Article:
Vitamin K

Vitamin K consists of substances that are essential for the clotting of blood. It was identified in 1934 by Danish biochemist Henrik Dam. Two types of K vitamins have been isolated: K1, an oil purified from alfalfa concentrates, and K2, synthesized by the normal intestinal bacteria. Both can be derived from the synthetic compound menadione (sometimes called vitamin K3), a yellow crystalline solid that is as potent in its ability to promote blood clotting as the natural vitamins. The best sources are leafy green vegetables, such as cabbage and spinach, and intestinal bacteria (which produce most of the body's supply of vitamin K). Vitamin K is required for the synthesis in the liver of several blood clotting factors, including prothrombin. Coumarin derivatives, used in medicine to prevent blood coagulation in certain cases, act by antagonizing the action of vitamin K. In the deficiency state an abnormal length of time is needed for the blood to clot, and there may be hemorrhaging in various tissues. Deficiency occurs in hemorrhagic disease of the newborn infant, in liver damage, and in cases where the vitamin is not absorbed properly by the intestine. It can also occur in coumarin therapy or when normal intestinal bacteria are destroyed by extended antibiotic therapy. Vitamin K does not treat hemophilia. Deficiency is rarely of dietary origin. The estimated safe and adequate intake for adults is 70 to 140 micrograms.

Bibliography

See J. Marko, Vitamins: A Practical Guide (1985); H. W. Griffith, The Complete Guide to Vitamins, Minerals, and Supplements (1988); National Academy of Sciences-National Research Council, Recommended Dietary Allowances (1989).

or ascorbic acid

Water-soluble organic compound important in animal metabolism. Most animals produce it in their bodies, but humans, other primates, and guinea pigs need it in the diet to prevent scurvy. It is essential in collagen synthesis, wound healing, blood-vessel maintenance, and immunity. Some studies have found a moderate benefit of vitamin C in reducing the duration and severity of the common cold. It works as an antioxidant in the body and is used as a preservative. It is easily destroyed by oxygen. Excellent sources are citrus fruits and fresh vegetables.

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also called retinol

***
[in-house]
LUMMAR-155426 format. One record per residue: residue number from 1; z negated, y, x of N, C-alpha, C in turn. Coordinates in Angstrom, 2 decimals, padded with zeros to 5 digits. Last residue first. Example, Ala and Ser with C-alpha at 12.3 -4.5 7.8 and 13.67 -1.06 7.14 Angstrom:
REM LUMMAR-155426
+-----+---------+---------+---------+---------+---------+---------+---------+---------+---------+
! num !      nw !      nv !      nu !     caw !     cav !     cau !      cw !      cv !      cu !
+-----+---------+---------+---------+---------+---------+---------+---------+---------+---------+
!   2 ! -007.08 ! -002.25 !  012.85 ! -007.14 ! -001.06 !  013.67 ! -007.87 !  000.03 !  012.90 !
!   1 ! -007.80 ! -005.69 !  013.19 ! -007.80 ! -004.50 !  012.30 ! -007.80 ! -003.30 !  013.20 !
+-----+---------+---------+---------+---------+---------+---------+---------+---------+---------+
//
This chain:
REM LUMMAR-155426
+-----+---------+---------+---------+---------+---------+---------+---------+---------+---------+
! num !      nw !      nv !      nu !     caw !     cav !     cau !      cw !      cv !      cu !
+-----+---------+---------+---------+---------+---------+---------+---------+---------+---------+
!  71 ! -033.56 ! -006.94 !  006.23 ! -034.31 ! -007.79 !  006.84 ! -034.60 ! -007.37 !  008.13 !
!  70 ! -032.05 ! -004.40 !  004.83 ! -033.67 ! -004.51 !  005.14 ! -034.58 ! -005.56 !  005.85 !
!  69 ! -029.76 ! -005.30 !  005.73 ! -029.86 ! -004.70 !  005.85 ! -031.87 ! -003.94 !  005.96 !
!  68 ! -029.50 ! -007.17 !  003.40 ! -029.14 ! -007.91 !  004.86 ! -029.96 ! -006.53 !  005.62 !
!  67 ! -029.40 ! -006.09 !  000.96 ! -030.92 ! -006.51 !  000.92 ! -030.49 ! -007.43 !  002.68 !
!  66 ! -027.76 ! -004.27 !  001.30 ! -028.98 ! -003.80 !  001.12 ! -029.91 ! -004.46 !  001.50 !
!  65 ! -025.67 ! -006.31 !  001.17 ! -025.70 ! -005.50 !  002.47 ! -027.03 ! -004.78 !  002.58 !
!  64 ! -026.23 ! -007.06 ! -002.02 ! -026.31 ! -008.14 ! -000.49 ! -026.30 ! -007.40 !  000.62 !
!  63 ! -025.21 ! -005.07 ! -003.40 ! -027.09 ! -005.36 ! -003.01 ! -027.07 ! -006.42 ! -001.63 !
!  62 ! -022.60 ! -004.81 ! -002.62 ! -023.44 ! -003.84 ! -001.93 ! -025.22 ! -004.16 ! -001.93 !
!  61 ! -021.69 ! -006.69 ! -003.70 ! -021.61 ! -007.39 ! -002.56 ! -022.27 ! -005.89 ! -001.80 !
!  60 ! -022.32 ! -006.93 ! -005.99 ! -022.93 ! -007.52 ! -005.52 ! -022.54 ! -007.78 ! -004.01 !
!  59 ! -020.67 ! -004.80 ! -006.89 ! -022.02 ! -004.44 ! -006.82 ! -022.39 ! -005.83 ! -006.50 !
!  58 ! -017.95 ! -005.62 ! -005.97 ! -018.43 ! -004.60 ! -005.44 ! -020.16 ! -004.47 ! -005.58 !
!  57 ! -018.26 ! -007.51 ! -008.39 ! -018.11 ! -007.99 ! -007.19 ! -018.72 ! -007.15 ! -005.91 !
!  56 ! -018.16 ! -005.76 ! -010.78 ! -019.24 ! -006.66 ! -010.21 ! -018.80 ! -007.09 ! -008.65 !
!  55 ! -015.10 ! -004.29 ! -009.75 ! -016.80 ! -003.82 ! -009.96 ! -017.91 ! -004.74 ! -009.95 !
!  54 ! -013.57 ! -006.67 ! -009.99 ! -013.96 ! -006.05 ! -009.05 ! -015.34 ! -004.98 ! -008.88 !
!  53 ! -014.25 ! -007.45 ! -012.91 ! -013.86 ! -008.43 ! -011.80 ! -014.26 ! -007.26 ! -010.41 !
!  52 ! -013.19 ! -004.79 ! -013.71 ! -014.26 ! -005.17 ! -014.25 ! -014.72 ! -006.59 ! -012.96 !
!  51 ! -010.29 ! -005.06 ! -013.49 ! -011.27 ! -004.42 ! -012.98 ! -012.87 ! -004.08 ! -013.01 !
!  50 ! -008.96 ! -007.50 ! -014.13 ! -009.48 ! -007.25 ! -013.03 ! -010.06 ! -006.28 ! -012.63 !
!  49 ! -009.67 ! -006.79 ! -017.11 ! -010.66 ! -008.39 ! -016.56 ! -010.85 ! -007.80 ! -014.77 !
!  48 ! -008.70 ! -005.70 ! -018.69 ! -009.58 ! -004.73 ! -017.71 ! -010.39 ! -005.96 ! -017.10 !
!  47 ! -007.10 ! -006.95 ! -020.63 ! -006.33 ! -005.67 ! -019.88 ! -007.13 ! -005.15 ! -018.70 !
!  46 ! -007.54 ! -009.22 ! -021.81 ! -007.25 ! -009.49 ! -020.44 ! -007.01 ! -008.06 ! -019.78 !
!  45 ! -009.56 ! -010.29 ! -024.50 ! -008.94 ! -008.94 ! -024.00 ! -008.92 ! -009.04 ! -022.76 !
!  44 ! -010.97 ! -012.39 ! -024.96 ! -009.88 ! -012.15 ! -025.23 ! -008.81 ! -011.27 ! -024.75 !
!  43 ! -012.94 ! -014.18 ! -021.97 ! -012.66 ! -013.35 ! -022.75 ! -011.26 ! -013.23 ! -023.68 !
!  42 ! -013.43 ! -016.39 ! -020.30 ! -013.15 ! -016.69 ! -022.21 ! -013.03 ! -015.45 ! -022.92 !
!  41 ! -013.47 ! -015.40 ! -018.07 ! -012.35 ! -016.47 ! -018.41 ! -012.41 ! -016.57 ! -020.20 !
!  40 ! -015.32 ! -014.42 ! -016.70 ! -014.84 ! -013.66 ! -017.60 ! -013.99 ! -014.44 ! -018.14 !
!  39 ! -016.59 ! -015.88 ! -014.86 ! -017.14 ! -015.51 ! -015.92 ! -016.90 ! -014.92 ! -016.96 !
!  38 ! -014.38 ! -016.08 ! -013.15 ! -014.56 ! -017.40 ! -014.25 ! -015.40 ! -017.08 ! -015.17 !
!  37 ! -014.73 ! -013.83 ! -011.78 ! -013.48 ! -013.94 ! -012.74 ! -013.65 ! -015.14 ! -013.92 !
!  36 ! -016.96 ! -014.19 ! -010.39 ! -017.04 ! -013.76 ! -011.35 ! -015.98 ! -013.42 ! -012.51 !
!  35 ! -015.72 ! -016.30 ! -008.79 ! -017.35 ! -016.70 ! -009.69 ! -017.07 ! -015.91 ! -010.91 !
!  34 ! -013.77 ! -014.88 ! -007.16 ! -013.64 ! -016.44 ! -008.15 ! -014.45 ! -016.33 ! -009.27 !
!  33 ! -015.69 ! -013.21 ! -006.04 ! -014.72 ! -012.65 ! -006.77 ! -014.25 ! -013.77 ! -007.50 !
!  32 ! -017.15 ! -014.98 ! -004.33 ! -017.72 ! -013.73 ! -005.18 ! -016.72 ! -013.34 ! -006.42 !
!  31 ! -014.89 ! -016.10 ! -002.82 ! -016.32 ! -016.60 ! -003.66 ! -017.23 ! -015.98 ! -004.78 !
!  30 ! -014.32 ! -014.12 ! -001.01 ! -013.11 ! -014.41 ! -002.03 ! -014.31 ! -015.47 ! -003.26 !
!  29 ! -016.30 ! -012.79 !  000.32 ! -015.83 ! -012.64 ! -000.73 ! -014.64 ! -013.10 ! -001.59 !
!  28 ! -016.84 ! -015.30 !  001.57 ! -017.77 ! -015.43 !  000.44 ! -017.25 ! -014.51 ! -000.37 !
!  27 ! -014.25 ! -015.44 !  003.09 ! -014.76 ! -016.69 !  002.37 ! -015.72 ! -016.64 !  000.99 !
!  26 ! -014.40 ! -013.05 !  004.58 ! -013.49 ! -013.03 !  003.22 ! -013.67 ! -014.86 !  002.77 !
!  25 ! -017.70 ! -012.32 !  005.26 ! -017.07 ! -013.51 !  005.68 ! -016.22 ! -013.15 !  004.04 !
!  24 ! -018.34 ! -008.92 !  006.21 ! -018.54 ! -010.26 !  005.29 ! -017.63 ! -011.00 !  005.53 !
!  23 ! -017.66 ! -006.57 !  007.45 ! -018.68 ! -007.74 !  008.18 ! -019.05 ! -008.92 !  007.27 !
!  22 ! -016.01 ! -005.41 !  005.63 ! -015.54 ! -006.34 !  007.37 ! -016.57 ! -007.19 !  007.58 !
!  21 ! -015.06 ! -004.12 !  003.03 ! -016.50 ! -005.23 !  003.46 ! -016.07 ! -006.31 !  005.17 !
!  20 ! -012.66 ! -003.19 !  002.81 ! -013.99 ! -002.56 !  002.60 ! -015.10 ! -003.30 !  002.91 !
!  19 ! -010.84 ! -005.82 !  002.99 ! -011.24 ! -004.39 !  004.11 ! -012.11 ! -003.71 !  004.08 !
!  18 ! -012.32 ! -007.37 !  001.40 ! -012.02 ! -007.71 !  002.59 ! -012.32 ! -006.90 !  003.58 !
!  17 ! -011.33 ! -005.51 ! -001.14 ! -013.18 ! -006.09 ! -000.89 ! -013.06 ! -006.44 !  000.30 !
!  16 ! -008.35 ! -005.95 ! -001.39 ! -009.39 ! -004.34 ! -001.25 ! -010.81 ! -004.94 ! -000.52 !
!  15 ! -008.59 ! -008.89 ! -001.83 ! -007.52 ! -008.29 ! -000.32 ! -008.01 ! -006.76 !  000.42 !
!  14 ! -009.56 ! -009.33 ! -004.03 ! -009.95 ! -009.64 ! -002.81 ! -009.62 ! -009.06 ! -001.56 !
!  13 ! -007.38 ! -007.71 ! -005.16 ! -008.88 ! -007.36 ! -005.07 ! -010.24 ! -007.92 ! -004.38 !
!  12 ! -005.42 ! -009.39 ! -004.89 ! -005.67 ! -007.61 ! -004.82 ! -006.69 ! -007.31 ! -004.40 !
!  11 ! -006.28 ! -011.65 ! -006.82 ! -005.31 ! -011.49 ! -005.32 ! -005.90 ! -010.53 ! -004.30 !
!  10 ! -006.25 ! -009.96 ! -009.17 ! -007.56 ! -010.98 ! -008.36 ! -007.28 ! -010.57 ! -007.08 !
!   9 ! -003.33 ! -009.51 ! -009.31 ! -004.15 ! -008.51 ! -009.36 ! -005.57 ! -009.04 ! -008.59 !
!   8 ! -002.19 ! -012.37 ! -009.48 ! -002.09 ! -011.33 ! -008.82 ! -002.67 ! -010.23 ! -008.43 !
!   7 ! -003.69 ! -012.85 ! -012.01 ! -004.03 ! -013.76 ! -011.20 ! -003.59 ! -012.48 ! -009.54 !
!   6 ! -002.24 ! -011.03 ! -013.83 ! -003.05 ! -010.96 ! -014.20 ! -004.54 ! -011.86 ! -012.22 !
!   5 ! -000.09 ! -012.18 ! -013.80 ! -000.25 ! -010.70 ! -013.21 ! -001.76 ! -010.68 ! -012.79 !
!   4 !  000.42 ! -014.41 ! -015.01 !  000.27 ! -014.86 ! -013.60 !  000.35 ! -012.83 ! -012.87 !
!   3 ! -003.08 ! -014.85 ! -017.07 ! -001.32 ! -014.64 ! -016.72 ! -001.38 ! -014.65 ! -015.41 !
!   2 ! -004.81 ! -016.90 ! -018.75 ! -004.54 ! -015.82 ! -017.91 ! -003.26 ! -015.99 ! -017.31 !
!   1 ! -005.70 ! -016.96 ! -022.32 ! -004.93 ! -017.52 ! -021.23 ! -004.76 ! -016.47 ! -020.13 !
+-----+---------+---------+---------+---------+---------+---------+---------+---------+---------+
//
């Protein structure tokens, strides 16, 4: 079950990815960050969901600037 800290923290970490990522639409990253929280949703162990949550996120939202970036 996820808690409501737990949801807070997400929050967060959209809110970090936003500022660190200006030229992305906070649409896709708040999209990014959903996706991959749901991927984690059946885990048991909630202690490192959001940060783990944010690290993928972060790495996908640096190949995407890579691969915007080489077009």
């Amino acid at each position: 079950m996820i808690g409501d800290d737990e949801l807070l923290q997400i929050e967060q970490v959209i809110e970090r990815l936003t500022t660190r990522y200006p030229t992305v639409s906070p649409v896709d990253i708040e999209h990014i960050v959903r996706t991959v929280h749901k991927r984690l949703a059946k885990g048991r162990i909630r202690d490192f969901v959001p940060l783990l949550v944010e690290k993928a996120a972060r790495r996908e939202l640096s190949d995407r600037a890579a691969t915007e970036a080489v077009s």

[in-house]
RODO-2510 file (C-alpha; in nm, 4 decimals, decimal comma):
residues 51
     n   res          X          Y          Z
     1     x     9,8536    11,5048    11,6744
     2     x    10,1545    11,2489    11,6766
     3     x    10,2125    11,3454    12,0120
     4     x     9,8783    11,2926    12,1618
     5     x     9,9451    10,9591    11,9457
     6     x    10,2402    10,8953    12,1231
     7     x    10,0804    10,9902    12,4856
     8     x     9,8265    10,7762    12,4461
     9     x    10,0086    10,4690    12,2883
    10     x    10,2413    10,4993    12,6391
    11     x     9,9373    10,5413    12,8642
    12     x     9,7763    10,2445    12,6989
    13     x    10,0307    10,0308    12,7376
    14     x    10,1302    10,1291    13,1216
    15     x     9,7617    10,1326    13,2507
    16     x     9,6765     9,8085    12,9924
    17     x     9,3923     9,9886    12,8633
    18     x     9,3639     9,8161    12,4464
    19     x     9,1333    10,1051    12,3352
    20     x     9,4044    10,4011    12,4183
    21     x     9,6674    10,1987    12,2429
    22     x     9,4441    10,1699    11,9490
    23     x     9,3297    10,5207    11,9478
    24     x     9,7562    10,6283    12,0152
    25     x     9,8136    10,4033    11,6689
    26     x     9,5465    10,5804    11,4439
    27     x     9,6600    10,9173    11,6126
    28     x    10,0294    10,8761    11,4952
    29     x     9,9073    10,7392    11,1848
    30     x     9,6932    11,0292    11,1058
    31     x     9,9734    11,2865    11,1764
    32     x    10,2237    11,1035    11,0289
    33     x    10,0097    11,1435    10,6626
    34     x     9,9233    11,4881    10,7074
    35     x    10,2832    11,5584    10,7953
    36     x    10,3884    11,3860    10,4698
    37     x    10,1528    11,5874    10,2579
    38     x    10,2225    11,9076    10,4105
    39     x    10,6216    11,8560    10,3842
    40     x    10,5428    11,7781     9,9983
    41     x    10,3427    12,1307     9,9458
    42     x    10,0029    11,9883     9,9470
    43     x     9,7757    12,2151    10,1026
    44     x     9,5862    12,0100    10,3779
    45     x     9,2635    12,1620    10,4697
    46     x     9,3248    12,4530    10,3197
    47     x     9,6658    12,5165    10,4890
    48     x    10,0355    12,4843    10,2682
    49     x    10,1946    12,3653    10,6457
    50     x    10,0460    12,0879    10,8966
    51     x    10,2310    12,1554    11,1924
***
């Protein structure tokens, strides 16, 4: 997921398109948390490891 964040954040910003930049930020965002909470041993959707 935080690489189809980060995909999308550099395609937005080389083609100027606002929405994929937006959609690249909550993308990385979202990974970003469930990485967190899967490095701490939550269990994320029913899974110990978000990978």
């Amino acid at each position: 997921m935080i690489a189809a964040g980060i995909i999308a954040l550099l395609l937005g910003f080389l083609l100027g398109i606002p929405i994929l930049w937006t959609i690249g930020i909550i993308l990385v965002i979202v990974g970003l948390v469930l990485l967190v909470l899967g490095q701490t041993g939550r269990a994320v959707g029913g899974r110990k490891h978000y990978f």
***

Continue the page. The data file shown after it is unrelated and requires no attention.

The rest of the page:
Fat-soluble alcohol, most abundant in fatty fish and especially in fish-liver oils. It is not found in plants, but many vegetables and fruits contain beta-carotene (see carotene), which is readily converted in the body to vitamin A. It functions directly in vision, especially night vision. A derivative, retinaldehyde, is a component of the visual pigments, including rhodopsin, in the retina. Humans require vitamin A in very small amounts. Unlike carotenes, it is toxic in large amounts and is readily destroyed by exposure to heat, light, or air.

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Organic compound required in small amounts in the diet to maintain normal metabolic functions. The term vitamine (1911) was changed to vitamin when it was realized that not all vitamins are amines (i.e., not all contain nitrogen). Many vitamins act as or are converted to coenzymes. They neither provide energy nor are incorporated into tissues. Water-soluble vitamins (vitamin B complex, vitamin C) are excreted quickly. Fat-soluble vitamins (vitamin A, vitamin D, vitamin E, and vitamin K) require bile salts for absorption and are stored in the body. The normal functions of many vitamins are known. Deficiency of specific vitamins can lead to diseases (including beriberi, neural tube defect, pernicious anemia, rickets, and scurvy). Excess amounts, especially of fat-soluble vitamins, can also be dangerous: e.g., too much vitamin A causes liver damage, an effect not seen with beta-carotene, which the body converts into vitamin A. Several vitamins are now known to support the immune system. Most vitamins are adequately supplied by a balanced diet, but people with higher requirements may need supplements.

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A vitamin is an organic compound required as a nutrient in tiny amounts by an organism. A compound is called a vitamin when it cannot be synthesized in sufficient quantities by an organism, and must be obtained from the diet. Thus, the term is conditional both on the circumstances and the particular organism. For example, ascorbic acid functions as vitamin C for some animals but not others, and vitamins D and K are required in the human diet only in certain circumstances.

Vitamins are classified by their biological and chemical activity, not their structure. Thus, each "vitamin" may refer to several vitamer compounds that all show the biological activity associated with a particular vitamin. Such a set of chemicals are grouped under an alphabetized vitamin "generic descriptor" title, such as "vitamin A," which includes the compounds retinal, retinol, and many carotenoids. Vitamers are often inter-converted in the body. The term vitamin does not include other essential nutrients such as dietary minerals, essential fatty acids, or essential amino acids, nor does it encompass the large number of other nutrients that promote health but are otherwise required less often.

Vitamins have diverse biochemical functions, including function as hormones (e.g. vitamin D), antioxidants (e.g. vitamin E), and mediators of cell signaling and regulators of cell and tissue growth and differentiation (e.g. vitamin A). The largest number of vitamins (e.g. B complex vitamins) function as precursors for enzyme cofactor bio-molecules (coenzymes), that help act as catalysts and substrates in metabolism. When acting as part of a catalyst, vitamins are bound to enzymes and are called prosthetic groups. For example, biotin is part of enzymes involved in making fatty acids. Vitamins also act as coenzymes to carry chemical groups between enzymes. For example, folic acid carries various forms of carbon group – methyl, formyl and methylene - in the cell. Although these roles in assisting enzyme reactions are vitamins' best-known function, the other vitamin functions are equally important.